2008-01-01

    This research identified and compared the learning styles of 154 ethnically diverse, upper division undergraduate and graduate students in Allied Health utilizing the "Building Excellence" (BE) (Rundle & Dunn, 2000) and the "Productivity Environmental Preference Survey" (PEPS) (Dunn, Dunn, & Price, 1996). Relationships among age, class standing,…

  2. A Learner-Centered Molecular Modeling Exercise for Allied Health Majors in a Biochemistry Class

    ERIC Educational Resources Information Center

    Fletcher, Terace M.; Ershler, Jeff

    2014-01-01

    Learner-centered molecular modeling exercises in college science courses can be especially challenging for nonchemistry majors as students typically have a higher degree of anxiety and may not appreciate the relevance of the work. This article describes a learner-centered project given to allied health majors in a Biochemistry course. The project…

  3. Investing in Academic Science for Allied Health Students: Challenges and Possibilities

    ERIC Educational Resources Information Center

    Packard, Becky Wai-Ling; Gagnon, Janelle L.; Moring-Parris, Riana

    2010-01-01

    This study examined the experiences of allied health CTE students and teachers in a new academic science class designed to strengthen science preparation and postsecondary pathways. Situated within a partnership between the community hospital and an urban school district, this case study drew upon the perspectives of the students, the hospital…

  4. Developing Allies to Transgender and Gender-Nonconforming Youth: Training for Counselors and Educators

    ERIC Educational Resources Information Center

    Case, Kim A.; Meier, S. Colton

    2014-01-01

    Lack of training regarding transgender youth leaves K-12 educators unprepared to become allies to this disenfranchised community and attend to their needs. This article explores the pedagogical strategies of two professional workshop models (GLSEN Houston training and the Gender Infinity practitioner training), which provide skills and resources…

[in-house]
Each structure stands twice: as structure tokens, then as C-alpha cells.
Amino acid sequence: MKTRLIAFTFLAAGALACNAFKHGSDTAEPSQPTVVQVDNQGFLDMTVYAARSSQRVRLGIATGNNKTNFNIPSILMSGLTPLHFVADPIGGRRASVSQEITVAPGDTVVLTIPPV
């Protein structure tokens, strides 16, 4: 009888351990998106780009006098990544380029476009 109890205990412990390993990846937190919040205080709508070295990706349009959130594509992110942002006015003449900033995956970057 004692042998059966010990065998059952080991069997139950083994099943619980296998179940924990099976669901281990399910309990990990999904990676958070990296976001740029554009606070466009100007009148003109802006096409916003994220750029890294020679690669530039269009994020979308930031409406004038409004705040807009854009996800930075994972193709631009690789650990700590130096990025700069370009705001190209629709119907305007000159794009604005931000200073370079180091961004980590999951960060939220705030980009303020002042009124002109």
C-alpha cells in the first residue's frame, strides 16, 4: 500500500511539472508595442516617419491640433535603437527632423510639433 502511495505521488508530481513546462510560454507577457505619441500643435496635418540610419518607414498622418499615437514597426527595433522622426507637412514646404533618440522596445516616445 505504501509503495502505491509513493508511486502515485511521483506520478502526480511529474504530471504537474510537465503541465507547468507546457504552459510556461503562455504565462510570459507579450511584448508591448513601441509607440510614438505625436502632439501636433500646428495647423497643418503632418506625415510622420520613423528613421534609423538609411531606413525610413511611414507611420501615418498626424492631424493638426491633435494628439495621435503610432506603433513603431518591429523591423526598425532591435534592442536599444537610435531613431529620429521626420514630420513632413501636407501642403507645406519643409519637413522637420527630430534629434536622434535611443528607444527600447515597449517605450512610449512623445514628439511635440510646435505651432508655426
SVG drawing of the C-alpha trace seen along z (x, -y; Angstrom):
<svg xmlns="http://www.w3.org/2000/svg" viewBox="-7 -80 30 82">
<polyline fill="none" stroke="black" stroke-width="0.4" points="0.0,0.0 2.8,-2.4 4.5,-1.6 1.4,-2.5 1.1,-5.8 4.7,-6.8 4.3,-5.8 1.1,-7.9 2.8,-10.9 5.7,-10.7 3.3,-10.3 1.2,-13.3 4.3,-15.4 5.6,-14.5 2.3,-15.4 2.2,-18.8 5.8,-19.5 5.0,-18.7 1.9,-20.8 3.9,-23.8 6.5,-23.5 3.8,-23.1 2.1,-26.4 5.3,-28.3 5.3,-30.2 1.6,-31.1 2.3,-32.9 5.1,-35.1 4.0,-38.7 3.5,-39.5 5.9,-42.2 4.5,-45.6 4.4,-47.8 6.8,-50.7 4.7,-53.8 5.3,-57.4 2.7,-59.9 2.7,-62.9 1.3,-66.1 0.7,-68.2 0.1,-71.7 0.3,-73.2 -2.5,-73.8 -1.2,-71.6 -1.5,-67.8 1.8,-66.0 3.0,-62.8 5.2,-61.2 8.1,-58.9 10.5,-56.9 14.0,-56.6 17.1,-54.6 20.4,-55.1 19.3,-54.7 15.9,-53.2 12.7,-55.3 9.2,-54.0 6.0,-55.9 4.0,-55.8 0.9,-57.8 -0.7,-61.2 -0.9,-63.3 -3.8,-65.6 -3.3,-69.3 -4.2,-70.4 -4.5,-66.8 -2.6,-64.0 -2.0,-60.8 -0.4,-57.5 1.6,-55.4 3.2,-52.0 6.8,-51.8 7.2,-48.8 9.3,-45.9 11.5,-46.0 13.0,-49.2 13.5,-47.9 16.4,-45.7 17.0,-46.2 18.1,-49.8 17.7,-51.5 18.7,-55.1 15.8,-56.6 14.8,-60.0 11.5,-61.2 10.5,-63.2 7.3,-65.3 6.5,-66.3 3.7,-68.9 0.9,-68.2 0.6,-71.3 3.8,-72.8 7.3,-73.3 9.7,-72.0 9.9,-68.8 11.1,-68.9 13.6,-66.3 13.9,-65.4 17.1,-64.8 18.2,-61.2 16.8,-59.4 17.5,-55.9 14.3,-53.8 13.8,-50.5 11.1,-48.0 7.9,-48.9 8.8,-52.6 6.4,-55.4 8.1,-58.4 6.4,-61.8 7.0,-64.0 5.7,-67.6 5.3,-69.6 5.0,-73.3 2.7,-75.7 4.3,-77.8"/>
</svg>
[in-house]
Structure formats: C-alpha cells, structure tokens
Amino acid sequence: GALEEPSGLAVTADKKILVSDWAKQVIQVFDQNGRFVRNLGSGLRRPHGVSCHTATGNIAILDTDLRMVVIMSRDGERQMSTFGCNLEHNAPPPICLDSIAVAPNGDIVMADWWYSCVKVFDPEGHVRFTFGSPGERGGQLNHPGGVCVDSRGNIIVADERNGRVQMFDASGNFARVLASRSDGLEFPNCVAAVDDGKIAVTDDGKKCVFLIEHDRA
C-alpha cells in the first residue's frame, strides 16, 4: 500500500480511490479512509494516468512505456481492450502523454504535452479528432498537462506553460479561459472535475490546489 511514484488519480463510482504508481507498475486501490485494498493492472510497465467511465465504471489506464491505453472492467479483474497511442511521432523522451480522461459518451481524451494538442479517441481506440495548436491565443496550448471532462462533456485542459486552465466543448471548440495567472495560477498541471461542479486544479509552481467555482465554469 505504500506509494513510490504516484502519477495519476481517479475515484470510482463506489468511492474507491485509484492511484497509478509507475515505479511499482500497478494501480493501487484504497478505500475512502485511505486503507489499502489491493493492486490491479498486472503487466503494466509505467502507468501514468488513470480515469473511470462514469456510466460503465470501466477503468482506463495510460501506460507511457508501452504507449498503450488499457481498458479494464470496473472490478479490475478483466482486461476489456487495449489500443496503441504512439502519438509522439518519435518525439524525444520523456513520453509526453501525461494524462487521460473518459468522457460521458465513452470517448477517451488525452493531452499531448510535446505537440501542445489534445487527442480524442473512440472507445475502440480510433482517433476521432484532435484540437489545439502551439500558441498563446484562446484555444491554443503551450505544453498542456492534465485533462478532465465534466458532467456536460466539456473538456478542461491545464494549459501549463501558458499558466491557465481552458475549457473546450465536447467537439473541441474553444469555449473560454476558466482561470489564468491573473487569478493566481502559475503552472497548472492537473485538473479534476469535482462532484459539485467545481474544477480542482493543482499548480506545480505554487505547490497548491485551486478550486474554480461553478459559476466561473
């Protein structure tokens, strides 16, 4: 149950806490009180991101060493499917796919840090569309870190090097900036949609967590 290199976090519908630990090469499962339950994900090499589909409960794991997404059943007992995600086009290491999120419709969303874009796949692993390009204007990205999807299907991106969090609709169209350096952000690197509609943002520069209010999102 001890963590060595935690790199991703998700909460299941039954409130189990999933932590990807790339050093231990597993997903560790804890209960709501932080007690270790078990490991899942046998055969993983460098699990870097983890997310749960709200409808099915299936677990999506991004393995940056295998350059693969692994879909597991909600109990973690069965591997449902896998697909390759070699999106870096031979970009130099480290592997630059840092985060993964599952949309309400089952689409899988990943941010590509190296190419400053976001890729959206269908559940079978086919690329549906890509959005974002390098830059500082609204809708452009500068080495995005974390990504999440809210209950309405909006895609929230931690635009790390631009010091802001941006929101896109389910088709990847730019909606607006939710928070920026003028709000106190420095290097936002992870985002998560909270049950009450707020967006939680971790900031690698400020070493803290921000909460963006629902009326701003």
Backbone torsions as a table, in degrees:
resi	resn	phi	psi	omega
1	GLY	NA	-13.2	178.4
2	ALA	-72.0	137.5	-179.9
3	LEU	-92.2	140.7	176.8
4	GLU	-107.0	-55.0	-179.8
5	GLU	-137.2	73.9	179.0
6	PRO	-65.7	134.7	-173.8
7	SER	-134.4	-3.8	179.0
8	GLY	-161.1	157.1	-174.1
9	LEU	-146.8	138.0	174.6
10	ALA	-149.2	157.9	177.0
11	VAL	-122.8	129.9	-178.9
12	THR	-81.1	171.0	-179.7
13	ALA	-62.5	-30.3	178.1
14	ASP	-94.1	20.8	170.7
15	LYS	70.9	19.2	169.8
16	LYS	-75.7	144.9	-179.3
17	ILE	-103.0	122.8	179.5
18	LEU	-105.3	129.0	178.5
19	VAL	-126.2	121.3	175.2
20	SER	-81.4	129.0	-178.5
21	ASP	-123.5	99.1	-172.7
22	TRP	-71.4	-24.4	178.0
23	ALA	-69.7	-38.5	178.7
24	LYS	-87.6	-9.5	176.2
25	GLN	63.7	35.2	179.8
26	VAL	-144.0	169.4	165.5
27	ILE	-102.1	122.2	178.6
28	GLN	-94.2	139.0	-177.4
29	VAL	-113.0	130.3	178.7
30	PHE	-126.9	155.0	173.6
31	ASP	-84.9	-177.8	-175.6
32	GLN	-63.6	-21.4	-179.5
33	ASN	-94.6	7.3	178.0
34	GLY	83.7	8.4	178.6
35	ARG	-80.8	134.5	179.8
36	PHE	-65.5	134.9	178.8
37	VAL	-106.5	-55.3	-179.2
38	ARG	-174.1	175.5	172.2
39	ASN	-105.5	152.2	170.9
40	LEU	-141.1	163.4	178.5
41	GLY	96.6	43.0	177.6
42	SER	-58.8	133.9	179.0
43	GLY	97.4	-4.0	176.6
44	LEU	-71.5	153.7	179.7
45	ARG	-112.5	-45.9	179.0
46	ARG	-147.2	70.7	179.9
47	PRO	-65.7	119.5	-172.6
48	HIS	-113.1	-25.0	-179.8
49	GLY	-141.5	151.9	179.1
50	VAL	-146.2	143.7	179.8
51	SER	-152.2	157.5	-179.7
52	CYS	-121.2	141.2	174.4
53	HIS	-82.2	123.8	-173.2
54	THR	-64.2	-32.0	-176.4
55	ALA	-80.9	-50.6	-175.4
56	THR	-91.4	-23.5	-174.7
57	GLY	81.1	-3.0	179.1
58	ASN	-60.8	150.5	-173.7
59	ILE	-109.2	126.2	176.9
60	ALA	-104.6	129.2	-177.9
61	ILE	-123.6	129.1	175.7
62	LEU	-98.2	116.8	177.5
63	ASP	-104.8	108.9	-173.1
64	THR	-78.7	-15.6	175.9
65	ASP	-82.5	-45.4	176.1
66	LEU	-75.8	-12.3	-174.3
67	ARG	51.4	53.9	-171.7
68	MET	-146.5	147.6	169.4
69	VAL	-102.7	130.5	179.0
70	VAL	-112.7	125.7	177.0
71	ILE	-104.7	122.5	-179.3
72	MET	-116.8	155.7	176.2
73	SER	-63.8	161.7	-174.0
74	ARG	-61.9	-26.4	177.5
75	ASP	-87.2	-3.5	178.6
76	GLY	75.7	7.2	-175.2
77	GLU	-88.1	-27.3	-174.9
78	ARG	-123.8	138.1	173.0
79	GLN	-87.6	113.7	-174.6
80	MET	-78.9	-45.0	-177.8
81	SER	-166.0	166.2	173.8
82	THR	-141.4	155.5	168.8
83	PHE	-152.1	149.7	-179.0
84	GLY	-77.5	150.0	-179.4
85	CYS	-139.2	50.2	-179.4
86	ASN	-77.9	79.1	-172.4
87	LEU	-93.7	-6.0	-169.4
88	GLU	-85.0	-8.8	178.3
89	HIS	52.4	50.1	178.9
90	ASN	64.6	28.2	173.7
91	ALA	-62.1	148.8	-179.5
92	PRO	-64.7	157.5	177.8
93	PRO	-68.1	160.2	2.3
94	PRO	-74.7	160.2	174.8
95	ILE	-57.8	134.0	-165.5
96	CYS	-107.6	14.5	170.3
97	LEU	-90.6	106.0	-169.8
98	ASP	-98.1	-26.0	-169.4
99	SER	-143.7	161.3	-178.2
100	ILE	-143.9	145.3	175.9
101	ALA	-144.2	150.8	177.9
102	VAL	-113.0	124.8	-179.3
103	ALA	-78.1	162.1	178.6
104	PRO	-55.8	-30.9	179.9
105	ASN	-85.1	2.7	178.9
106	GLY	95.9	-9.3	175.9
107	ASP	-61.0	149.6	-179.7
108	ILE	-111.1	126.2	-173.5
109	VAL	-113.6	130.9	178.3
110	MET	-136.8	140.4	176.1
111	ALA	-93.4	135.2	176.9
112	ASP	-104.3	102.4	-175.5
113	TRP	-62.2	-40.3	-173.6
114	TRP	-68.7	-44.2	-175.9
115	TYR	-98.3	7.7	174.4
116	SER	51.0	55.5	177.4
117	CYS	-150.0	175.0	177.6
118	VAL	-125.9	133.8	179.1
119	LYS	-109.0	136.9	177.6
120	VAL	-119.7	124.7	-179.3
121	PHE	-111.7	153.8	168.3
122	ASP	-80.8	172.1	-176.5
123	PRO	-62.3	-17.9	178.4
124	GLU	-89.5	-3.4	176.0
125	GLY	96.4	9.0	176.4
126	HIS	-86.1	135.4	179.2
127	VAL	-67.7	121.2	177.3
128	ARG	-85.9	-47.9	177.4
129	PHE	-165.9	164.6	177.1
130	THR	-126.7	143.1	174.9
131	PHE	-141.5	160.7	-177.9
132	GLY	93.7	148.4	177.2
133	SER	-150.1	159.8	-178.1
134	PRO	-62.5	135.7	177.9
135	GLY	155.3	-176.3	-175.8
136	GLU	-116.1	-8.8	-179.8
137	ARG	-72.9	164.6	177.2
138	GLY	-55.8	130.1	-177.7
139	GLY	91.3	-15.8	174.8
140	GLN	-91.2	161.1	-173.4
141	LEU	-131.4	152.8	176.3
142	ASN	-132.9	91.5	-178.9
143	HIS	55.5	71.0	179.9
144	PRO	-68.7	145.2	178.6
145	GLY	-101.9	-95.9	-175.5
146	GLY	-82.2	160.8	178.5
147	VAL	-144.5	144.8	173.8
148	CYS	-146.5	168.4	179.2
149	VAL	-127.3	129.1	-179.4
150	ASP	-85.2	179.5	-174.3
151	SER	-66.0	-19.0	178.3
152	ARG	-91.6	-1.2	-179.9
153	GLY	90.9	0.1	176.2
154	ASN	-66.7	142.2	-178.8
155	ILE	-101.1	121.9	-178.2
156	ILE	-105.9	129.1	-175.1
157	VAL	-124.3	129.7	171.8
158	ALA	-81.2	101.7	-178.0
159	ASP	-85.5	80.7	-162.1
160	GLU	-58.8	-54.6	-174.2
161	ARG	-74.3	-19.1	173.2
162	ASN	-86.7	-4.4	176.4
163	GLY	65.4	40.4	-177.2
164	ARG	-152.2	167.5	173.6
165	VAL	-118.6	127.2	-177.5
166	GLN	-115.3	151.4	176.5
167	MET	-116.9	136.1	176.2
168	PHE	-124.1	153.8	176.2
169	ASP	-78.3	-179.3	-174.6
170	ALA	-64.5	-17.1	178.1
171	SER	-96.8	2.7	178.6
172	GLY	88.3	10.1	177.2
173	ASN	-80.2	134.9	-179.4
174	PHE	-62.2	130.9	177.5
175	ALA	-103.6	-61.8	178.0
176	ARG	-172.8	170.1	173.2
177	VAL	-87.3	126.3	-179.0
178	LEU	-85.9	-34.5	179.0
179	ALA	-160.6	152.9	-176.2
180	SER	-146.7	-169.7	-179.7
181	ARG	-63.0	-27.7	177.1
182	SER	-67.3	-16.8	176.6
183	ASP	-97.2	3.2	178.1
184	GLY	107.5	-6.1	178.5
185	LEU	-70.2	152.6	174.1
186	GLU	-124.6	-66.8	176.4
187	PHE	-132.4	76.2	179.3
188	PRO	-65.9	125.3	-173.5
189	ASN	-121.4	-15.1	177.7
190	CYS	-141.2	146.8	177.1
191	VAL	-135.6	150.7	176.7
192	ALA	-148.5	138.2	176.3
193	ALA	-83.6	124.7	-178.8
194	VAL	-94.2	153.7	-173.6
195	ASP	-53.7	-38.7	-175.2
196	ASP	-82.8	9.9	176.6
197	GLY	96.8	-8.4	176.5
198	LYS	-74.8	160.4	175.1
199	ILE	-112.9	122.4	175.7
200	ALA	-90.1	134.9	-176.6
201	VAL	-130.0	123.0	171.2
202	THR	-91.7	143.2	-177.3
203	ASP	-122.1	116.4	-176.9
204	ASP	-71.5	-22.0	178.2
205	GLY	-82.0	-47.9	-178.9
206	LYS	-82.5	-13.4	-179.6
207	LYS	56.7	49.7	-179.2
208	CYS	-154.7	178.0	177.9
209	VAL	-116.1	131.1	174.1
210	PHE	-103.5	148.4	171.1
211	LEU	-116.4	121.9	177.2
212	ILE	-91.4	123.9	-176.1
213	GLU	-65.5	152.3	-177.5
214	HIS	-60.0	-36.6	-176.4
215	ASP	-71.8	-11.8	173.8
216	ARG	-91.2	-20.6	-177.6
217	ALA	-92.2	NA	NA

5. Allied Educators (Learning and Behavioural Support) in Singapore's Mainstream Schools: First Steps towards Inclusivity?

    ERIC Educational Resources Information Center

    Lim, Sirene May-Yin; Wong, Meng Ee; Tan, Denise

    2014-01-01

    It is arguable whether Singapore's mainstream schools are moving towards "inclusion" by providing support for students with mild to moderate disabilities through the provision of a newly created para-professional called the Allied Educators (Learning and Behavioural) [AED(LBS)]. Since 2005, the government has provided an incremental…

  6. Building LGBTQ Awareness and Allies in Our Teacher Education Community and Beyond

    ERIC Educational Resources Information Center

    Kearns, Laura-Lee; Kukner, Jennifer Mitton; Tompkins, Joanne

    2014-01-01

    In this article we share the impact of a training program (Positive Space I and Positive Space II) on pre-service teachers' understandings of and abilities to create safe spaces for Lesbian, Gay, Bi-sexual, Transgendered and Queering/Questioning (LGBTQ) youth and allies in our teacher-education program and in schools. Research has demonstrated…

  7. LGBTQ Awareness and Allies: Building Capacity in a Bachelor of Education Program

    ERIC Educational Resources Information Center

    Kearns, Laura-Lee; Mitton-Kukner, Jennifer; Tompkins, Joanne

    2014-01-01

    This research describes the impact of an integrated training program (Positive Space I and Positive Space II) on pre-service teachers' understandings of and abilities to create safe spaces for lesbian, gay, bi-sexual, transgendered, two-spirited, queering and/or questioning (LGBTQ) youth and allies in schools. Our Bachelor of Education program…

  8. Integration of Practice Experiences into the Allied Health Curriculum: Curriculum and Pedagogic Considerations Before, during and after Work-Integrated Learning Experiences

    ERIC Educational Resources Information Center

    Nagarajan, Srivalli Vilapakkam; McAllister, Lindy

    2015-01-01

    Work-integrated learning (WIL) is an essential component of all allied health university courses. In allied health, learning that occurs during WIL experiences and the relationship between academic and WIL experiences are not well understood. Good integration of WIL experiences into the allied health curriculum is key to realizing the full…

  9. Clinical care ratios: quantifying clinical versus non-clinical care for allied health professionals.

    PubMed

    Hearn, Cherie; Govier, Adam; Semciw, Adam Ivan

    2016-07-04